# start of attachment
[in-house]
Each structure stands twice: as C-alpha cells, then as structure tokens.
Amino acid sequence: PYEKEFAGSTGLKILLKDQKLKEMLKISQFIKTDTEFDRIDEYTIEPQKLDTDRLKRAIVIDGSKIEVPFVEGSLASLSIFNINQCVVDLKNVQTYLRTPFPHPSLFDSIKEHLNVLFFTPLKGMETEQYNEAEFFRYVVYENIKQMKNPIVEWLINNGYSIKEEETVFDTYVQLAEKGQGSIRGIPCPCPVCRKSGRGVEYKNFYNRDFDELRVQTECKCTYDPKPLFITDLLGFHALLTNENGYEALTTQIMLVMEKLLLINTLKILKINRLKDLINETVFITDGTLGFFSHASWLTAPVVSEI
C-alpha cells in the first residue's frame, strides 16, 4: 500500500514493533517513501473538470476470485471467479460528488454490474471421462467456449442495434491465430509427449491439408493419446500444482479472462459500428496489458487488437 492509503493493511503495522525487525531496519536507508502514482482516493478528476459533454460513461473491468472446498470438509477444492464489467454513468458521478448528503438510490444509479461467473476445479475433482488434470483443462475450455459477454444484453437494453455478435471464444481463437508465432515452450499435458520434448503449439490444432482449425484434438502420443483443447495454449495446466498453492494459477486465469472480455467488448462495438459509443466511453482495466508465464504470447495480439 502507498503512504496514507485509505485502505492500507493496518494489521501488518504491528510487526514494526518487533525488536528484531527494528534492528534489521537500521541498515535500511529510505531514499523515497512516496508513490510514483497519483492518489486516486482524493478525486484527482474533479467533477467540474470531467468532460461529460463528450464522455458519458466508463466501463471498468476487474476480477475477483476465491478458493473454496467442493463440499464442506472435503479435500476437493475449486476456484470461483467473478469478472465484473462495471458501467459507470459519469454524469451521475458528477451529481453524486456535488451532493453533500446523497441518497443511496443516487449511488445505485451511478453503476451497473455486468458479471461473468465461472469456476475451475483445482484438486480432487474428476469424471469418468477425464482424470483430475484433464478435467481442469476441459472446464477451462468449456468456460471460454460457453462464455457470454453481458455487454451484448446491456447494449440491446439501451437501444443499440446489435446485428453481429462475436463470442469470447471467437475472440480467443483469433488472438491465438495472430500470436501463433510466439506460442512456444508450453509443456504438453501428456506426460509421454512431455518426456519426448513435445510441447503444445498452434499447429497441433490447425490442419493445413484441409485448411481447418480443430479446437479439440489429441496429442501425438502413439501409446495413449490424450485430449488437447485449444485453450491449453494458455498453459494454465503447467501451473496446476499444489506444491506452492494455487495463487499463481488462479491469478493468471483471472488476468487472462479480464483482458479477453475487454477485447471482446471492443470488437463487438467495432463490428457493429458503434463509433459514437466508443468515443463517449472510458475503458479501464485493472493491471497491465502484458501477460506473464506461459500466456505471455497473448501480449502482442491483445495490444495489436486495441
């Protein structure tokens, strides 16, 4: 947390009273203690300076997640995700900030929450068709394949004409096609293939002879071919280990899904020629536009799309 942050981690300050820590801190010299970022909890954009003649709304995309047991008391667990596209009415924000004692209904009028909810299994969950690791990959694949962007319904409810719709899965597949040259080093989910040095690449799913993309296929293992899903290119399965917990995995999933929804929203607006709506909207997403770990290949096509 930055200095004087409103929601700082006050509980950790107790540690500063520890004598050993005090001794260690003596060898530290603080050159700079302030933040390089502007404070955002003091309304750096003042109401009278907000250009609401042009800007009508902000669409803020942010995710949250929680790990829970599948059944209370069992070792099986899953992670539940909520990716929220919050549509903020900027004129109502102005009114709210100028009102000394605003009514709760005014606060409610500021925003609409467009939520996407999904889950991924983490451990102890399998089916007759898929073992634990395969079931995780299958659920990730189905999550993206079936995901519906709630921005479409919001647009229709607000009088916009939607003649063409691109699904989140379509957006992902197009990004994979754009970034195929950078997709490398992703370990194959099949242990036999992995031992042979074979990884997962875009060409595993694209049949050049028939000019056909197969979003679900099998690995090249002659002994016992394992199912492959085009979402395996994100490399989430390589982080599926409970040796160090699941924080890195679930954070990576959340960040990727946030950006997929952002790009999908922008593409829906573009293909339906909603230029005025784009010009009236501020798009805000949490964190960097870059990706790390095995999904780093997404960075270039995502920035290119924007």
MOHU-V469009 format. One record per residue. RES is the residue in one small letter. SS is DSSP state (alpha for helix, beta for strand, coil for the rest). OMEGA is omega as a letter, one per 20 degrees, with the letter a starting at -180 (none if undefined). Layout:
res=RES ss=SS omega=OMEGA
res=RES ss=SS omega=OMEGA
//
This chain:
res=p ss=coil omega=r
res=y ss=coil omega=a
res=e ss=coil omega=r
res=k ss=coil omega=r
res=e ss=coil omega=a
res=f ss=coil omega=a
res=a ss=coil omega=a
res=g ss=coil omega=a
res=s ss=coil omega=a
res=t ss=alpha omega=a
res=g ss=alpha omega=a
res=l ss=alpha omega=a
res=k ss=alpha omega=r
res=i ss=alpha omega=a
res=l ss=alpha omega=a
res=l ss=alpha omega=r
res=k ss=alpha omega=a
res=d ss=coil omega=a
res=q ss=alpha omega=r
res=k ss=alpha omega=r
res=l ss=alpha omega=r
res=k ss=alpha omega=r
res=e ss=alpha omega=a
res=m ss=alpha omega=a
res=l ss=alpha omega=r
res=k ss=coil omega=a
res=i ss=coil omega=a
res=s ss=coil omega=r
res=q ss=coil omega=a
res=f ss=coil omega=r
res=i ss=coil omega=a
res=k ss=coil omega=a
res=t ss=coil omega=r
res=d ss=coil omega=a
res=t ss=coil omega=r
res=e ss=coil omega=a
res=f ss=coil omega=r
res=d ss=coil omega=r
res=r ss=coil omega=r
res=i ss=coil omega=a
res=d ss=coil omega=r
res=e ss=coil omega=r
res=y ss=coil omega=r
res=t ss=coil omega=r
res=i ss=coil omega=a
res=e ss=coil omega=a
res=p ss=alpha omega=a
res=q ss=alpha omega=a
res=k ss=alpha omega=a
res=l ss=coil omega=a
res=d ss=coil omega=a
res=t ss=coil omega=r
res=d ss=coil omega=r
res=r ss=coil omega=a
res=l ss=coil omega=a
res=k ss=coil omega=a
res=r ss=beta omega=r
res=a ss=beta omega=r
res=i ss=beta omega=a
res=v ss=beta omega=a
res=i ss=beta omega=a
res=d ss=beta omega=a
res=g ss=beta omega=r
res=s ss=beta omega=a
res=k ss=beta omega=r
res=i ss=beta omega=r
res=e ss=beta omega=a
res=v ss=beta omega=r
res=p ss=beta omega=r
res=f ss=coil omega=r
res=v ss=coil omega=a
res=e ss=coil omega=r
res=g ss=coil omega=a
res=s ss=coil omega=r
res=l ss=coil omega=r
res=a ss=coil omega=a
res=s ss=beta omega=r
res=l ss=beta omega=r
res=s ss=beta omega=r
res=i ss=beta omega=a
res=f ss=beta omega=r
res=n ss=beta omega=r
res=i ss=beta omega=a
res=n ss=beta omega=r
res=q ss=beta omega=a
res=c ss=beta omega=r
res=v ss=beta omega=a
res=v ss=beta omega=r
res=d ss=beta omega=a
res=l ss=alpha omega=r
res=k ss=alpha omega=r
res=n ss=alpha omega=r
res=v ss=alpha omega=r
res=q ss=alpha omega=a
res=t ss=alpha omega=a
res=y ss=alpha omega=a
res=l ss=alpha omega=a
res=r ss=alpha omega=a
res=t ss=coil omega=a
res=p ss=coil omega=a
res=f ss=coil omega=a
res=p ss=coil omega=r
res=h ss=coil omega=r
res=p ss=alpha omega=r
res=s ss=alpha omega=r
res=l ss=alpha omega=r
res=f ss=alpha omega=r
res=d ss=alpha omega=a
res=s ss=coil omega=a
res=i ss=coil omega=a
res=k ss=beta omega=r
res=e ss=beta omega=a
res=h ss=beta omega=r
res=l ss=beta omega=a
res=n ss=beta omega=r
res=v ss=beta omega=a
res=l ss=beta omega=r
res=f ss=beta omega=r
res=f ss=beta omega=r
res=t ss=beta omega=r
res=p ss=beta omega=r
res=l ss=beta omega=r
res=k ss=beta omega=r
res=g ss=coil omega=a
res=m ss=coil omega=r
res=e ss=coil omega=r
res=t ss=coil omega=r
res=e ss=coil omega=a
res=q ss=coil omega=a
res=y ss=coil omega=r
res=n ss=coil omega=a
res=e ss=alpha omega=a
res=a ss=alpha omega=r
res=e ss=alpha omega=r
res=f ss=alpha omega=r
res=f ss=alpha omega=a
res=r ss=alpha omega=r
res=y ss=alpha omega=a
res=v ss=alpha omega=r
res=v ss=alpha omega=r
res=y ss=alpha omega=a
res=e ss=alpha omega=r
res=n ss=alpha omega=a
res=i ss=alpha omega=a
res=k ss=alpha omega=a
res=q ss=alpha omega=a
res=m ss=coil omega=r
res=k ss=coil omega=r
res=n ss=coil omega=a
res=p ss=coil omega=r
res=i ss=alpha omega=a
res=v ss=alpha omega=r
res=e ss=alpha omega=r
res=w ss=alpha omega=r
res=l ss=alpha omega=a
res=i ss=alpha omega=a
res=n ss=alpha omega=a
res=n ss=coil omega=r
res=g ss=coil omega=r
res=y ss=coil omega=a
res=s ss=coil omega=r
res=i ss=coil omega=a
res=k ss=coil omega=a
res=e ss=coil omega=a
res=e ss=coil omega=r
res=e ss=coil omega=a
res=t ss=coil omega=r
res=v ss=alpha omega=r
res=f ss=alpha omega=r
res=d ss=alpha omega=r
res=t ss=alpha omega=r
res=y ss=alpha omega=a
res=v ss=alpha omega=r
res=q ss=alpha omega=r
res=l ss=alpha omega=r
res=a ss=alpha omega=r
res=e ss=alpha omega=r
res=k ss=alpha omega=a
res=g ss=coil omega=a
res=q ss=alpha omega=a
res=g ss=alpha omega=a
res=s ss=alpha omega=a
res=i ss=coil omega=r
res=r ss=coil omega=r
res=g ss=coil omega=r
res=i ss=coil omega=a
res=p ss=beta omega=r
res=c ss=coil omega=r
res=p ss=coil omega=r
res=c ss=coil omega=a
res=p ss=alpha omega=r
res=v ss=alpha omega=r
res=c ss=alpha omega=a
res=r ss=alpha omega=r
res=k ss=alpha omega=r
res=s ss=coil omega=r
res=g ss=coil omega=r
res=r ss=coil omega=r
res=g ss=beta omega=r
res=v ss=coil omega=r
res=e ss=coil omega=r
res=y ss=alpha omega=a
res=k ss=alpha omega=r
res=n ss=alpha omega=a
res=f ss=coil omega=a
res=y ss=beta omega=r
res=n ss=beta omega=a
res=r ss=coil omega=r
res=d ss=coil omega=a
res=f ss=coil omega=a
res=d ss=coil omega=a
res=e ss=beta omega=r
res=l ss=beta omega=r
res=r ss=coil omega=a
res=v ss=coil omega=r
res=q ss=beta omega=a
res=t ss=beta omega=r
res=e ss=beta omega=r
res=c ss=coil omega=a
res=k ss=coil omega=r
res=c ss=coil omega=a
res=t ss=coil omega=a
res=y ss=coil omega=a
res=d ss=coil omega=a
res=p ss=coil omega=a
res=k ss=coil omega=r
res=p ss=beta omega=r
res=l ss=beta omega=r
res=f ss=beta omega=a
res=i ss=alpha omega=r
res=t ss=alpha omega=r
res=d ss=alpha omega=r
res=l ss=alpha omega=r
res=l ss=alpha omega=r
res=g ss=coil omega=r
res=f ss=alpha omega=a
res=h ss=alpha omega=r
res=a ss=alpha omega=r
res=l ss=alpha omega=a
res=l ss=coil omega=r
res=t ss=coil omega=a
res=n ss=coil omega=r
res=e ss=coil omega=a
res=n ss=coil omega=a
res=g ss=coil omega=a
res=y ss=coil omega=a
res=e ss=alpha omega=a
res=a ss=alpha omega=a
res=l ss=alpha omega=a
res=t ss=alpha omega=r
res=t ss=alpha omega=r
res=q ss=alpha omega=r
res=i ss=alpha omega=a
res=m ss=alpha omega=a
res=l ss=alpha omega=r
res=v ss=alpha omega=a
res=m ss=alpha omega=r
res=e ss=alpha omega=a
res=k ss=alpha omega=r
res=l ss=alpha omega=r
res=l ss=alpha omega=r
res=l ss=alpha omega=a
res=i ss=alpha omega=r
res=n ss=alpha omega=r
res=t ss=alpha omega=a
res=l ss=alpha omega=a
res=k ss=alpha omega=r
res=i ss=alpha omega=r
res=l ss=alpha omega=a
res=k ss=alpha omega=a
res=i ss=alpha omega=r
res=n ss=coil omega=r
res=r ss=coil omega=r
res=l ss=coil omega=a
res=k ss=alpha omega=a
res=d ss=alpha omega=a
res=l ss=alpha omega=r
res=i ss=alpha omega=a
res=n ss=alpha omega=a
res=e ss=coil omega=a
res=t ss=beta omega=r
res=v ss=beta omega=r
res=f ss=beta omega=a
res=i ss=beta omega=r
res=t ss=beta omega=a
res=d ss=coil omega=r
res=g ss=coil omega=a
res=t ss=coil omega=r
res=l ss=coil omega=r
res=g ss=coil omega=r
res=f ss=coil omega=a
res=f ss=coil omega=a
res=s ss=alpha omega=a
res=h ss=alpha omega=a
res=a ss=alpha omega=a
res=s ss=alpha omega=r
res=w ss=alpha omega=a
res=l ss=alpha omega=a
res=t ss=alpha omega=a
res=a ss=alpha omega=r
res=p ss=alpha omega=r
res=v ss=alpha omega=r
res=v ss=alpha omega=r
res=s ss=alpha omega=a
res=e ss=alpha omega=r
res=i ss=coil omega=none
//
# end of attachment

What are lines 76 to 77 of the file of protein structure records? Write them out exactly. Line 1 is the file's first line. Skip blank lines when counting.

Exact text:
res=i ss=beta omega=r
res=e ss=beta omega=a